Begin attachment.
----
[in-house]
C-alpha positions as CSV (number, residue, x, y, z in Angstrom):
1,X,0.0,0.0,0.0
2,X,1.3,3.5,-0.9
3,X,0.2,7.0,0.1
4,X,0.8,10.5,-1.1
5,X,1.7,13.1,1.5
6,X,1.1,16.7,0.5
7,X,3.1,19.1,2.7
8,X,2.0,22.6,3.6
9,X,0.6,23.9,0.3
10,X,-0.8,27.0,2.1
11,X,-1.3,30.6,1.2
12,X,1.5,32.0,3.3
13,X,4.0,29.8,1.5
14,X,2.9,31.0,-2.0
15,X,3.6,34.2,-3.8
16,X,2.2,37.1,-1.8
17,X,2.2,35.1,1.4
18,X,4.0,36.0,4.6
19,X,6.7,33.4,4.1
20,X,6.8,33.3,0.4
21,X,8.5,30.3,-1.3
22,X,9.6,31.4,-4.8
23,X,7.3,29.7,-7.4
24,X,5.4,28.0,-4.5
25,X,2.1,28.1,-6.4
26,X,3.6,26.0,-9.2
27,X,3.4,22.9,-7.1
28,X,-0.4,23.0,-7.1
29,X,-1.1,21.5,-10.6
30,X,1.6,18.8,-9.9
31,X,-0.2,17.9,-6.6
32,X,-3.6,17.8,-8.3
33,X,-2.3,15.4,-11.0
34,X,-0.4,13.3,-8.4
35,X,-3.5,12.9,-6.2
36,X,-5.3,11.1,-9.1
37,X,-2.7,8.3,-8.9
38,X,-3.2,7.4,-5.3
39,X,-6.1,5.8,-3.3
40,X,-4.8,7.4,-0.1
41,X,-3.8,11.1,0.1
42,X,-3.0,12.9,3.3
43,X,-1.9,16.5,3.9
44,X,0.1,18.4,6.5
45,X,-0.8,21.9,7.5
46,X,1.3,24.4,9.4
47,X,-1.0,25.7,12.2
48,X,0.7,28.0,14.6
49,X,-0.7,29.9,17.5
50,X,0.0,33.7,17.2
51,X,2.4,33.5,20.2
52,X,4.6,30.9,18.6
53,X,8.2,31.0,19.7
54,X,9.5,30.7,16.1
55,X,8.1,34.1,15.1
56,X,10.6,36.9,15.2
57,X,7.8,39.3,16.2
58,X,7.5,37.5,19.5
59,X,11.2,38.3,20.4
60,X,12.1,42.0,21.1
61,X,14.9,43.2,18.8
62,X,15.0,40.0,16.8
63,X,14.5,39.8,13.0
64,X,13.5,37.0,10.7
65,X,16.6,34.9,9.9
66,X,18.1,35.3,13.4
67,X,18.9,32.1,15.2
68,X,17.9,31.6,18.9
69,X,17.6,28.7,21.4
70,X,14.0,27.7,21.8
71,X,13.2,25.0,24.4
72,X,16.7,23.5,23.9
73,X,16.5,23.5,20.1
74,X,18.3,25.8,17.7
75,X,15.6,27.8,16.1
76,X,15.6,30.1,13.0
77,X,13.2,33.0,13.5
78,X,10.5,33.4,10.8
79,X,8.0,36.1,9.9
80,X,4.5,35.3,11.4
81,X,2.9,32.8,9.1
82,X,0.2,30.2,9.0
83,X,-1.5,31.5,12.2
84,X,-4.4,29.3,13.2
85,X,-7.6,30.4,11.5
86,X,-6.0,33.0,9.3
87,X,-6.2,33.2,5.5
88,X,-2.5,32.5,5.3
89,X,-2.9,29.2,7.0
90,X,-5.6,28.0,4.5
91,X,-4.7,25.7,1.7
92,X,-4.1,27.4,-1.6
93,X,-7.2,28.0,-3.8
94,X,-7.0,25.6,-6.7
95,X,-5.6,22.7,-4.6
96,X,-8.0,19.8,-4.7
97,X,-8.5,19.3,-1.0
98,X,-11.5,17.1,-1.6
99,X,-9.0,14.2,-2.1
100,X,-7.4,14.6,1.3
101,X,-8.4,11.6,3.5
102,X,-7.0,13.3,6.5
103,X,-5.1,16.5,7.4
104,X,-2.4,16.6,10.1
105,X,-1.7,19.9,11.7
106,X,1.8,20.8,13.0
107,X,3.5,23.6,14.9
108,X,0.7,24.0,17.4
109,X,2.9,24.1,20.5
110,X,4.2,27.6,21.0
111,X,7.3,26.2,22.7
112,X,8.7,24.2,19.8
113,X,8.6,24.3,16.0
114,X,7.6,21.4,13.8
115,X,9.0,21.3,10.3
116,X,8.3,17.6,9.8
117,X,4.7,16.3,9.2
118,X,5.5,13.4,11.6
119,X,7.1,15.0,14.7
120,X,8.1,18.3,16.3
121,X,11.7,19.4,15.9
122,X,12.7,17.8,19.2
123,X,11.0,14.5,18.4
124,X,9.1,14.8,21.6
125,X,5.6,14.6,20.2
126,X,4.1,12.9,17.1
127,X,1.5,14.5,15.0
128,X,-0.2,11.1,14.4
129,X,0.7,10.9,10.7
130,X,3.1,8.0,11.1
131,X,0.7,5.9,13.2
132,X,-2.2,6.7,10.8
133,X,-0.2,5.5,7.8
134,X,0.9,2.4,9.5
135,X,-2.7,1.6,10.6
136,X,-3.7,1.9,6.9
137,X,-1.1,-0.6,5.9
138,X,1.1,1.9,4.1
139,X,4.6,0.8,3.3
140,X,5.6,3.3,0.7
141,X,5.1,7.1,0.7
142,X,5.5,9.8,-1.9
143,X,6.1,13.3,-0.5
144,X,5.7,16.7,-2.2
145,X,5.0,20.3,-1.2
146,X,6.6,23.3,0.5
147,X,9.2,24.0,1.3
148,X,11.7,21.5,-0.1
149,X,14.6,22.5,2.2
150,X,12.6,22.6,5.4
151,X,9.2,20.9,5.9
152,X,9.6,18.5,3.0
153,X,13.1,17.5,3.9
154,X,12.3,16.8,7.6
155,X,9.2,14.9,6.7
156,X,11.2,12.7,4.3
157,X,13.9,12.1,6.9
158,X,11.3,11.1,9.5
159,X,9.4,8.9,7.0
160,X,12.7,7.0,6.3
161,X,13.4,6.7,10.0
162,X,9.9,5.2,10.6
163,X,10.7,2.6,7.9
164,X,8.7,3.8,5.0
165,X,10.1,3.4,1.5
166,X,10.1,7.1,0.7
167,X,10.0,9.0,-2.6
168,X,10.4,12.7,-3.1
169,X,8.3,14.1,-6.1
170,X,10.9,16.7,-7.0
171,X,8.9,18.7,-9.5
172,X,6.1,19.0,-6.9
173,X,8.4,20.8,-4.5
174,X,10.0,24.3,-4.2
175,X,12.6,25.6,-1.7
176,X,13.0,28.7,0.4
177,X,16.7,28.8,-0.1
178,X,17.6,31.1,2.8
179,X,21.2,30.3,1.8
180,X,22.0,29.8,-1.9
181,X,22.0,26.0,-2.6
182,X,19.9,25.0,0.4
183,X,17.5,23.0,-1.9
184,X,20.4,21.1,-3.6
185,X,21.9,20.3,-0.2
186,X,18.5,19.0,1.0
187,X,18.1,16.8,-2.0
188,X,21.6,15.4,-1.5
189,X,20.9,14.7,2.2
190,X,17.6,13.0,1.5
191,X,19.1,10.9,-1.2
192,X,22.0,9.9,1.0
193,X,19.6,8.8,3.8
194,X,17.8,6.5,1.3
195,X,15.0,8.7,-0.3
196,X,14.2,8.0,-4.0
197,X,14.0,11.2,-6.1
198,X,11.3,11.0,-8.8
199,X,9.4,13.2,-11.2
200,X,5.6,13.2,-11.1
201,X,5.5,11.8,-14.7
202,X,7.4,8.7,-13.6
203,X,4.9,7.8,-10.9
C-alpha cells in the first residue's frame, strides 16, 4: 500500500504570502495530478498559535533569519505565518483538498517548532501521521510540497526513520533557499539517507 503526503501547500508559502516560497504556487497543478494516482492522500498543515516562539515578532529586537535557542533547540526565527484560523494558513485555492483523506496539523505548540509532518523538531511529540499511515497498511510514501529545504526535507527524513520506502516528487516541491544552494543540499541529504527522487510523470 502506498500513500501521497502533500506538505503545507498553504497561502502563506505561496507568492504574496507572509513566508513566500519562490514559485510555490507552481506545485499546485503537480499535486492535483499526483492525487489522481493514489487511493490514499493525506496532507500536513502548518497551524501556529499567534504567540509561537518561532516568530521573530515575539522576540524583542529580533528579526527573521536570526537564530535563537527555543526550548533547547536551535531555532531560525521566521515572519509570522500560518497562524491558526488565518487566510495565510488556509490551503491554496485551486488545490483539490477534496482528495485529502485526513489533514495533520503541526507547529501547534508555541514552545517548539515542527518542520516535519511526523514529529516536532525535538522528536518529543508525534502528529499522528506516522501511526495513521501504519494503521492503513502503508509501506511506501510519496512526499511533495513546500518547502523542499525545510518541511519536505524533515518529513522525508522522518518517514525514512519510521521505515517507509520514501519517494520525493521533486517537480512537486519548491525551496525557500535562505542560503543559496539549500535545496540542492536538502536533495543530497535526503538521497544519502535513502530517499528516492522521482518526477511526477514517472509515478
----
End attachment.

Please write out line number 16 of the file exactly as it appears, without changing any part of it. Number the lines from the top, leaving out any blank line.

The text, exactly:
14,X,2.9,31.0,-2.0